Chile has officially created five new breathtakingly beautiful national parks, and expanded the boundaries of another two, protecting huge swaths of remote and rugged Patagonia.
The designation is largely down to the tireless efforts of US philanthropists Doug Tompkins and Kristine McDivitt Tompkins, who have donated the largest amount of private land to a government ever seen before. McDivitt Tompkins donated 1 million acres of private land which, along with her late husband, she has been spending the last 25 years buying up and restoring.
On Monday, this was matched by a further 9 million acres as the Chilean president Michelle Bachelet signed the sprawling parks into law.
“With these beautiful lands, their forests, their rich ecosystems, we… expand the network of parks to more than 10 million acres,” Bachelet said in a statement. “Thus, national parks in Chile will increase by 38.5% to account for 81.1% of Chile’s protected areas.”
The American couple has spent decades – and hundreds of millions of dollars – working to conserve land and the wildlife that it contains from exploitation and degradation in remote regions of Chile. It has not been without difficulty as Doug, who founded The North Face, and Kristine, who was CEO of outdoor brand Patagonia, came up against tough opposition from locals who saw the pair simply as foreigners buying up their land and preventing them from using it for logging or grazing.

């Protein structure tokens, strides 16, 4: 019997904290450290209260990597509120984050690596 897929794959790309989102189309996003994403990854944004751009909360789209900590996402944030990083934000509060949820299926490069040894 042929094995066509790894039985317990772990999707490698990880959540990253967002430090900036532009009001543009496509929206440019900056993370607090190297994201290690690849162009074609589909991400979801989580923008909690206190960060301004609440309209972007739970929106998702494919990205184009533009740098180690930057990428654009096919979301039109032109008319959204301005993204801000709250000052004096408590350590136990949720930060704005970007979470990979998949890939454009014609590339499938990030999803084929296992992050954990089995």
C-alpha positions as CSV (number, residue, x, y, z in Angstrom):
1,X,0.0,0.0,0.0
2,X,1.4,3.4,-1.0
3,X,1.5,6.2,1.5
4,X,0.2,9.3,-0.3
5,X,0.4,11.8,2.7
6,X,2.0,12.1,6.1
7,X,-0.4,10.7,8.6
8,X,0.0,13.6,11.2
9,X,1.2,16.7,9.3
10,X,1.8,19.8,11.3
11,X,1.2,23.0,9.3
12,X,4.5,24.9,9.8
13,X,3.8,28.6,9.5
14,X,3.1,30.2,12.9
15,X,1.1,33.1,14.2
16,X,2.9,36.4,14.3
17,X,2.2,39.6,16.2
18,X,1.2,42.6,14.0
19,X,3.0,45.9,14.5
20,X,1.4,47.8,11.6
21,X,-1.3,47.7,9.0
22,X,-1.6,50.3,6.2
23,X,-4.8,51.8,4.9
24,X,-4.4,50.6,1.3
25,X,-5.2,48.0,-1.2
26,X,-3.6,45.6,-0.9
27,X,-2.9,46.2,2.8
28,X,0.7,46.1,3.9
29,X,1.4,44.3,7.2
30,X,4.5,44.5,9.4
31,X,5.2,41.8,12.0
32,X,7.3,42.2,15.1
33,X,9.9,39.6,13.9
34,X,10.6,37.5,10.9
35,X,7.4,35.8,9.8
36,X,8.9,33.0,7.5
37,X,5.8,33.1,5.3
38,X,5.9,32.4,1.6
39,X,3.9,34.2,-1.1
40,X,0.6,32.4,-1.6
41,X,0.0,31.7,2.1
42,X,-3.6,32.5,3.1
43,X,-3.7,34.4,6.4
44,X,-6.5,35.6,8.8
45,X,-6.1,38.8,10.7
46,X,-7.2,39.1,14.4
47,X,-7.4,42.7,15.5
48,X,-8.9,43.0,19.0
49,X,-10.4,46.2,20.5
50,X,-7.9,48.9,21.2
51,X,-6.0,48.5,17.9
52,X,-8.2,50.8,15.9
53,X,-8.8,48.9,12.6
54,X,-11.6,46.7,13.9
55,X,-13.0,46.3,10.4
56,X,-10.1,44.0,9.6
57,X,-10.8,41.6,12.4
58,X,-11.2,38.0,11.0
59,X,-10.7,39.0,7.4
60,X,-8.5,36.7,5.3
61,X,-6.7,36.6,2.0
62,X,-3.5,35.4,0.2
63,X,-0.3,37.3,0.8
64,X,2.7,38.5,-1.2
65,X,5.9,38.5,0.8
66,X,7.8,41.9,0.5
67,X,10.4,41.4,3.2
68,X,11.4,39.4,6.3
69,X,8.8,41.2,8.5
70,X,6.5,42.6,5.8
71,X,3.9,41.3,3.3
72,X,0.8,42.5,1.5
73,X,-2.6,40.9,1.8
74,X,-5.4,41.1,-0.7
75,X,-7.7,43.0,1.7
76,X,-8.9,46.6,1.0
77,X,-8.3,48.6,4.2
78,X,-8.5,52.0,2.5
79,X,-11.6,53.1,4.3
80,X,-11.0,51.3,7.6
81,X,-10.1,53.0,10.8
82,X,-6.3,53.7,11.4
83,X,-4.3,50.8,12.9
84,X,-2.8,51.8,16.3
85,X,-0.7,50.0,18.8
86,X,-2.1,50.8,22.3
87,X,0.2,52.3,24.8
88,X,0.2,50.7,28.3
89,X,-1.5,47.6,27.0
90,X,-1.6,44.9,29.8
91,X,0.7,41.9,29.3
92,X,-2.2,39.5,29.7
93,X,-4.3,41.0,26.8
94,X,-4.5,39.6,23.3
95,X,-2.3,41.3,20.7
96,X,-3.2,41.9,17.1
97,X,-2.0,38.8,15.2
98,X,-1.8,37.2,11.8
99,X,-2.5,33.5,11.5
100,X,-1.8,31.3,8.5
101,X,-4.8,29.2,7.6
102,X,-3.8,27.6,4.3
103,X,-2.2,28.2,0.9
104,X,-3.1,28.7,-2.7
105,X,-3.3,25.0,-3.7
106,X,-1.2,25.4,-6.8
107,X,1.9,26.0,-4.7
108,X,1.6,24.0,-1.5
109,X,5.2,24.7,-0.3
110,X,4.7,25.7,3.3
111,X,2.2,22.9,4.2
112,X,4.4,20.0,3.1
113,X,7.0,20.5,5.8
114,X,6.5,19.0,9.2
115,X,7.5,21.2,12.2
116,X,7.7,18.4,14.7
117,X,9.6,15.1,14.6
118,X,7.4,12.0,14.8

“The [parks] are born out of blisters and headaches and very difficult work—physically, politically, in every way,” said Kristine. “To get this done …is nothing short of a miracle. But miracles are just a product of hard work.”
Together they created the not-for-profit organization Tompkins Conservation, which is working with locals to help preserve and “rewild” the area the size of Switzerland, providing jobs and income. While the 10 million acres is not contiguous, President Bachelet has also announced plans to create a network of parks that link up a 2,400-kilometer (1,500-mile) tourist trail across the country.
The move cements Chile’s reputation as being at the forefront of conservation and environmental protection, particularly as it follows on from the creation of one of the world’s largest marine reserves surrounding Easter Island.
The protection of the vast tracts of land is the culmination of decades of work for the Tompkins, although unfortunately Doug never got to see the final outcome as he died in a kayaking accident in Chile in 2015. Kristine, however, has pushed on with the handover of the protected areas, following the vision that nature does not need to be useful or exploited, but has its own intrinsic value and beauty.
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